The core contract (known as the diamond) is similar to a “proxy contract”. In the Diamond Standard, individual diamonds are upgraded via adding and removing facets. Each facet can contain code related to a specific domain: for example, one facet could control trading competition rewards. Another facet could contain all code relating to an insurance fund staking program. By restricting relevant code to a facet, we create a modular and logically separated codebase. This means that our code will be more legible. It also means that we’re more able to easily modify and upgrade the protocol simply by adding a facet. This type of agility means we can bridge the positive elements of decentralized applications (like transparency), with a responsive and adaptable approach to product.
Due to Diamond Storage, and the modular nature of facets, each facet can be reused. If we deploy a facet to be used by the DerivaDEX Diamond, it can also be used by other diamonds, without needing to be re-deployed. DerivaDEX and other projects can all use the same facet, once deployed. This both enables us to bootstrap and build resources for a community of Diamond Standard users, as well as reduce the costs associated with deploying contracts (as each facet need only be deployed once).
Additionally, we’re backing an in-depth audit of the Diamond Standard, and plan for findings to be released publicly. Our goal is to help foster adoption and bring down the cost of security for other projects.
Upgradeability is treated as a “necessary evil” in decentralized applications. We appreciate that the Diamond Standard provides a “spectrum” of immutability. It will be possible to “freeze” a diamond at some point and end upgradeability, if that is what the community desires. However, we’re even more excited about the transparency the Diamond Standard builds in. To define this more clearly: what we mean when we say transparency is a permission-less history of all upgrades and modifications to the attached logic contracts (accomplished via the events that must be emitted by a diamondCut function). The DiamondLoupe facet can enable users to see at a glance what functions are enabled by a diamond and its facets. A record of all modifications is maintained and visible, thus managing trust via transparency.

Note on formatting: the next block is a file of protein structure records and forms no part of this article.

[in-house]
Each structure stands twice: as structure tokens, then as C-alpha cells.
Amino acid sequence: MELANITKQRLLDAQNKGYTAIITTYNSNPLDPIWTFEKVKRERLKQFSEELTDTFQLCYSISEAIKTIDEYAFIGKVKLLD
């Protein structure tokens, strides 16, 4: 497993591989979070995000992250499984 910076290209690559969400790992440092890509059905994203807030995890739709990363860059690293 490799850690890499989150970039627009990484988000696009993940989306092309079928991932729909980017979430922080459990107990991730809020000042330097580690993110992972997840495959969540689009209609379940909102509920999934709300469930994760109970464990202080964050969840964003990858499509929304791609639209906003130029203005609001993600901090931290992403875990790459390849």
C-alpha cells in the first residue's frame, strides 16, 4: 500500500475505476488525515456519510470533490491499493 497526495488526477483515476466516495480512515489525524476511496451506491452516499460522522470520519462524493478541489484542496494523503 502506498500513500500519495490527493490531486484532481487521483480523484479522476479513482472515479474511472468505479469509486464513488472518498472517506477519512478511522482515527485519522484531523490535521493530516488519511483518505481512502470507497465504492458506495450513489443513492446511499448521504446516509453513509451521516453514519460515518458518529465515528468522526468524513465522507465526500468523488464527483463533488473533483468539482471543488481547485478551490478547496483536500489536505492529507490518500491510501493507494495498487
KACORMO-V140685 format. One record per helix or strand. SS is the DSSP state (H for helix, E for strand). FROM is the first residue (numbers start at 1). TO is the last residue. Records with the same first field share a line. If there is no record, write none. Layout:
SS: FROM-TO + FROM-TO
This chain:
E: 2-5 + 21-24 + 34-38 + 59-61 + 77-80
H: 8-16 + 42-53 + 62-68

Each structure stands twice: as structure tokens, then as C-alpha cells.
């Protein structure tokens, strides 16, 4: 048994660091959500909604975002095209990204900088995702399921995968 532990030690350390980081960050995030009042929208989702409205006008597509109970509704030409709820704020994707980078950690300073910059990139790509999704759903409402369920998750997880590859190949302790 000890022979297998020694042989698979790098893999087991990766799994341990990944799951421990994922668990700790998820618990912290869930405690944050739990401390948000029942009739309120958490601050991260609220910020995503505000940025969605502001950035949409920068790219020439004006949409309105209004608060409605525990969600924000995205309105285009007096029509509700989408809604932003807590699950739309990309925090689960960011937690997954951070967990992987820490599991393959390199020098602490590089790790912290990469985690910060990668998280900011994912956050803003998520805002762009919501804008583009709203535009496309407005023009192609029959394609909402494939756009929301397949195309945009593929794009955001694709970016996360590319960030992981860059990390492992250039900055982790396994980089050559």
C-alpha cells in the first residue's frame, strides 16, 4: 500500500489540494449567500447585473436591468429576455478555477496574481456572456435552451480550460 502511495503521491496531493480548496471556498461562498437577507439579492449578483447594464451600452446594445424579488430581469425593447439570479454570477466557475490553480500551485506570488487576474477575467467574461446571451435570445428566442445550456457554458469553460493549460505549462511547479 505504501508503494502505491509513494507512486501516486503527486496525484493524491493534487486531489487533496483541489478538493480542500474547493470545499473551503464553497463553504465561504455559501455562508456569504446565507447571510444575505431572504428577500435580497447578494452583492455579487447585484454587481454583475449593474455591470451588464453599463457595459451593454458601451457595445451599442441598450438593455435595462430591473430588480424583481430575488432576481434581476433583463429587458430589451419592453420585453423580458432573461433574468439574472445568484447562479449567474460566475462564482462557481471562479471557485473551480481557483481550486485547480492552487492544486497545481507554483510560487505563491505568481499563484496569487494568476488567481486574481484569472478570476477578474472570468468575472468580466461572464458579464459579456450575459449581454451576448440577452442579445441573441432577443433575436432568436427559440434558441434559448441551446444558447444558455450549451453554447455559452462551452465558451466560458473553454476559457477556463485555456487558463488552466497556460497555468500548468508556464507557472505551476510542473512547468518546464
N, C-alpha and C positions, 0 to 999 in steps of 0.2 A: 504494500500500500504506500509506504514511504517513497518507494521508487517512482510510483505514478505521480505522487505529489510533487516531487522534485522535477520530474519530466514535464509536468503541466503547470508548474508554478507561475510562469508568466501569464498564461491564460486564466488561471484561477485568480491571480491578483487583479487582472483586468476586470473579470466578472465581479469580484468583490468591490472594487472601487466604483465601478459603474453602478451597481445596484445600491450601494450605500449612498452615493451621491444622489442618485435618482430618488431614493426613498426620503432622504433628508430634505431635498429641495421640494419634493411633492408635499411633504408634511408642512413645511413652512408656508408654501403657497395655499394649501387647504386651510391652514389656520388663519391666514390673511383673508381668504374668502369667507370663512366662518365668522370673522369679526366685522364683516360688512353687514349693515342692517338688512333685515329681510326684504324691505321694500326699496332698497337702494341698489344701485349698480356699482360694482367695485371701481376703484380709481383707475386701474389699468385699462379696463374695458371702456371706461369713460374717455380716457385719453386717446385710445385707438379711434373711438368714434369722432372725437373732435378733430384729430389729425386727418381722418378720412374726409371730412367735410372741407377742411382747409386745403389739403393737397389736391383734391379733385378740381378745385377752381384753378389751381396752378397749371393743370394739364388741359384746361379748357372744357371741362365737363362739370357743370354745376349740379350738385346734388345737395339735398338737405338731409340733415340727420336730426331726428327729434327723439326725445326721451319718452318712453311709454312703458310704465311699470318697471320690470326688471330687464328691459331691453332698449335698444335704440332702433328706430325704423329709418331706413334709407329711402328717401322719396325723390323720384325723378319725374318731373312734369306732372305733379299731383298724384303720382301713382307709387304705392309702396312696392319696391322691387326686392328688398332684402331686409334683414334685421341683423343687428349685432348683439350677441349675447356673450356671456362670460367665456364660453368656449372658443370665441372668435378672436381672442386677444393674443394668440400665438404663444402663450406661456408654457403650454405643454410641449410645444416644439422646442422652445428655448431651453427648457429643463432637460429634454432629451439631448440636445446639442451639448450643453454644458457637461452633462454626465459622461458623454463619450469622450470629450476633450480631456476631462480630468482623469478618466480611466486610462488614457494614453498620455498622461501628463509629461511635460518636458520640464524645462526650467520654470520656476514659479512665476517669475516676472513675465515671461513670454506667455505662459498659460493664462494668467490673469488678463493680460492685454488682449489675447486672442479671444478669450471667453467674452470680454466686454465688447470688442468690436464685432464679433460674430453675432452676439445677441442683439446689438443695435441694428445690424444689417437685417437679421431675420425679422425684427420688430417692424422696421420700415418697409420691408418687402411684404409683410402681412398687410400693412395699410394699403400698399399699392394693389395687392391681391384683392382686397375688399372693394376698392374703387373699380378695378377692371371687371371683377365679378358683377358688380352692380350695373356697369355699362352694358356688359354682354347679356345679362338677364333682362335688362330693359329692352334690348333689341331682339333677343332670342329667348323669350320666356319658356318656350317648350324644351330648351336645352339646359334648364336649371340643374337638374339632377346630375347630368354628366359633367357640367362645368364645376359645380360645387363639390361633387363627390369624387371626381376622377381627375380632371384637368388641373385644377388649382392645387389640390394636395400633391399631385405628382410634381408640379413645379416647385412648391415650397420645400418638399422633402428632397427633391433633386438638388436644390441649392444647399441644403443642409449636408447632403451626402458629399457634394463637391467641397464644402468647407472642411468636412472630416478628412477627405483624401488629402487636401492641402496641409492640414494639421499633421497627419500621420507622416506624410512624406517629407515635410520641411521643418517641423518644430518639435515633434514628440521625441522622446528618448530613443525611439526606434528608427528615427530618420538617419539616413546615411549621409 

We’re delighted to share this background with our community, and hope that our analysis is helpful to other projects curious about the Diamond Standard. We also hope this sheds some light on how we’re approaching upgradeability at DerivaDEX.
If you’re interested in helping us test our product, sign up to be first in line for DerivaDEX’s testnet competitions, insurance mining, and other opportunities pre-launch!
DDX enables users to participate in the governance and operations of the exchange. It is not a fundraising device nor an investment opportunity. U.S. residents will be blocked from trading.